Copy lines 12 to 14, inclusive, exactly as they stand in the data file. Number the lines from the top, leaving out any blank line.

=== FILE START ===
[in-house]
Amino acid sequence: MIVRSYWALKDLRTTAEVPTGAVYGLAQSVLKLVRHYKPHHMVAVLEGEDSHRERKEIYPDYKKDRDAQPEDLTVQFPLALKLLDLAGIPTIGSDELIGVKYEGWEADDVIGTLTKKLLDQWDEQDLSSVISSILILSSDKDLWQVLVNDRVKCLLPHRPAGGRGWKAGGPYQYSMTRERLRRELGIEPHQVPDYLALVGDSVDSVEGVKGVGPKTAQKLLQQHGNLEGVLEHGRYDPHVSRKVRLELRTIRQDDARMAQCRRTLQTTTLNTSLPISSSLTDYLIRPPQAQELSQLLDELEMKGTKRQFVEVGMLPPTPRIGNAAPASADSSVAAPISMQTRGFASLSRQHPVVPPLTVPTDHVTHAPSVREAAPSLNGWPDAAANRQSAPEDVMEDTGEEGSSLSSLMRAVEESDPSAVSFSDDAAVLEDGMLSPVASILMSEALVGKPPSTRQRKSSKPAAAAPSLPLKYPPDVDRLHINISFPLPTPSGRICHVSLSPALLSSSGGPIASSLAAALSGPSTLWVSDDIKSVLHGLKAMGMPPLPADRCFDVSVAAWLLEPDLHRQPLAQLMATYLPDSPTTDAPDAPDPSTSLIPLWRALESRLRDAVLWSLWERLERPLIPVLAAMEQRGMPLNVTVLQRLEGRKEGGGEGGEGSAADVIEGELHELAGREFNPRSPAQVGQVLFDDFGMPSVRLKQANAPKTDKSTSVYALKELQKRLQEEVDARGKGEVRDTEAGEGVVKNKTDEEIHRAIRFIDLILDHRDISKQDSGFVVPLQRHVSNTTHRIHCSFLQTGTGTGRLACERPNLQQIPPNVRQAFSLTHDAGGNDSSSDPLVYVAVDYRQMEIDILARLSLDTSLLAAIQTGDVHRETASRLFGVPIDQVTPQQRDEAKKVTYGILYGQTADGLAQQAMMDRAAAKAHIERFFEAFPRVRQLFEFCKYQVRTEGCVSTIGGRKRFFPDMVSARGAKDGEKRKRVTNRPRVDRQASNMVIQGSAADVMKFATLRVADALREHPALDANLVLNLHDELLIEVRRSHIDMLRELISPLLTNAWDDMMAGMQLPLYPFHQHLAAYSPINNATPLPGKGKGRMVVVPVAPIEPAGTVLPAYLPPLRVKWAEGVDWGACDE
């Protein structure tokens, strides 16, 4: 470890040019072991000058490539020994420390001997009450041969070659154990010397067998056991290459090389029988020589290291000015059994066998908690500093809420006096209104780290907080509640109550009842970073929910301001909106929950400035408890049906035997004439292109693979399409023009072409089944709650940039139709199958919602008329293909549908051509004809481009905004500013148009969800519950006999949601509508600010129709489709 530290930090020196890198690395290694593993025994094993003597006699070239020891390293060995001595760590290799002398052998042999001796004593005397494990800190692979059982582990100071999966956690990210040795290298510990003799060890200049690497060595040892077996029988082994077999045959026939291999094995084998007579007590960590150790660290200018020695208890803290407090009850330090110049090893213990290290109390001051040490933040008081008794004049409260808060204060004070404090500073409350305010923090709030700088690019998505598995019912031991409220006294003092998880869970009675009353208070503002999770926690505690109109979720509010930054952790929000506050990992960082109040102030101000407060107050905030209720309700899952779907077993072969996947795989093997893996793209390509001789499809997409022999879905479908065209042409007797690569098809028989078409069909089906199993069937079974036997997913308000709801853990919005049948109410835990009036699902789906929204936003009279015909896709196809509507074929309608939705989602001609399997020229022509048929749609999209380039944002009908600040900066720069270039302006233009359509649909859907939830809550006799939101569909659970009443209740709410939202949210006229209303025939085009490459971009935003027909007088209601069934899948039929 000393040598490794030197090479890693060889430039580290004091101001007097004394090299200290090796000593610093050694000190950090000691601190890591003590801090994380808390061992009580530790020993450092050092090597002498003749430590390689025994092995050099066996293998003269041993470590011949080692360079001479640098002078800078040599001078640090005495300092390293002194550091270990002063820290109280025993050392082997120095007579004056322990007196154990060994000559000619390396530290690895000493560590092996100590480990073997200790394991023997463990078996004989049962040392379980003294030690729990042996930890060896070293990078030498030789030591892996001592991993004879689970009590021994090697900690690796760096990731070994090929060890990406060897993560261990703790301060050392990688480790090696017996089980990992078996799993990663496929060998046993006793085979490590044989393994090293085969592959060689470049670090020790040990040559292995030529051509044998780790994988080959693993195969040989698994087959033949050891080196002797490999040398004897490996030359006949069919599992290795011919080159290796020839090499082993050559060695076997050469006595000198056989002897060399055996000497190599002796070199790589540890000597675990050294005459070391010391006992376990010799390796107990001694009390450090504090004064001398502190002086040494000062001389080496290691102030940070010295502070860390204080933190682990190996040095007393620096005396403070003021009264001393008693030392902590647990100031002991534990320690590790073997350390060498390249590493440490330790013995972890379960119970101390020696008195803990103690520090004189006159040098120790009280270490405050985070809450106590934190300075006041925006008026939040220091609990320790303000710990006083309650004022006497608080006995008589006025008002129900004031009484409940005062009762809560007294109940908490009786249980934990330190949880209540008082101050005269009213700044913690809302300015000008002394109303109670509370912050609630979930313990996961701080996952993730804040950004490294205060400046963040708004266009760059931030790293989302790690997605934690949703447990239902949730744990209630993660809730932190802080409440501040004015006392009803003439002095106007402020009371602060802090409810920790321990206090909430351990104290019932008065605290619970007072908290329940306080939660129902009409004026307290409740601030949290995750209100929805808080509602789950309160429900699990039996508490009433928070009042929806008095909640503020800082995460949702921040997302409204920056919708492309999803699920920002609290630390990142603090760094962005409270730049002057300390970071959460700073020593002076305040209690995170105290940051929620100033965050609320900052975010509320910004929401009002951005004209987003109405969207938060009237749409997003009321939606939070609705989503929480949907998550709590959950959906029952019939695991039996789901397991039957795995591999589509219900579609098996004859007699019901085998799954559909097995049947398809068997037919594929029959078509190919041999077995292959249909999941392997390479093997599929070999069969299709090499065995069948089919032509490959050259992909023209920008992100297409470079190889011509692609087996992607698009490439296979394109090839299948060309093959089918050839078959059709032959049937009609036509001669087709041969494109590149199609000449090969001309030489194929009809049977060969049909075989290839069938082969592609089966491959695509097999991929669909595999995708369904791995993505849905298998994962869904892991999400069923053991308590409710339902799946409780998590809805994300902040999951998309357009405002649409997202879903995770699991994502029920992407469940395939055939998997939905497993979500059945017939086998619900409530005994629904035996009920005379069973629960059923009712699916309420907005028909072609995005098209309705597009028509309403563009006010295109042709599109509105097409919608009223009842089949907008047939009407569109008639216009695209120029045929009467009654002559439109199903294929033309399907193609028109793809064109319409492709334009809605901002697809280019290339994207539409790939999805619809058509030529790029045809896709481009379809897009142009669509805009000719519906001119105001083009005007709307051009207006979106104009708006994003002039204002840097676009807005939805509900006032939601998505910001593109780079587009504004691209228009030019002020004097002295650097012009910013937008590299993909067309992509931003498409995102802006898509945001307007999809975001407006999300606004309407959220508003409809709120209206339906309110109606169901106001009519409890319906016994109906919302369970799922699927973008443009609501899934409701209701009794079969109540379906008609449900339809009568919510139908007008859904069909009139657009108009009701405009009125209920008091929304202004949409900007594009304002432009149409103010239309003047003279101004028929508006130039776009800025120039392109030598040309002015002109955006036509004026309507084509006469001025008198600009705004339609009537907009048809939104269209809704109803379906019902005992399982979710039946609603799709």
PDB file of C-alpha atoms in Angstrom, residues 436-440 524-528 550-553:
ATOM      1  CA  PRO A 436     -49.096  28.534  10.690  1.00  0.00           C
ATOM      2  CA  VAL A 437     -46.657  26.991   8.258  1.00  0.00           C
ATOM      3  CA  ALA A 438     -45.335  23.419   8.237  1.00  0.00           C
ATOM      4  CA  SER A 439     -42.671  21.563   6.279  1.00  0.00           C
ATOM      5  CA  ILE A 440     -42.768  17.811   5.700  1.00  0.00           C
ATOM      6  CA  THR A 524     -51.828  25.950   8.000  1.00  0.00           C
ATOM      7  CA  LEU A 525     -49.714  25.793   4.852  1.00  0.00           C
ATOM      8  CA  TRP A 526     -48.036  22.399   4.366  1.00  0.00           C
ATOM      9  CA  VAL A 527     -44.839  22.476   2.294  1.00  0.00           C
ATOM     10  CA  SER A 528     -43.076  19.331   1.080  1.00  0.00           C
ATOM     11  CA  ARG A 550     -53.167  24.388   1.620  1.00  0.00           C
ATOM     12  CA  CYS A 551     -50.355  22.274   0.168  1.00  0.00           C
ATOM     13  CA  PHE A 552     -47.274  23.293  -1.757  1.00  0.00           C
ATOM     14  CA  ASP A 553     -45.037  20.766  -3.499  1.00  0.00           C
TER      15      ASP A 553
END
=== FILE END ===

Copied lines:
ATOM      8  CA  TRP A 526     -48.036  22.399   4.366  1.00  0.00           C
ATOM      9  CA  VAL A 527     -44.839  22.476   2.294  1.00  0.00           C
ATOM     10  CA  SER A 528     -43.076  19.331   1.080  1.00  0.00           C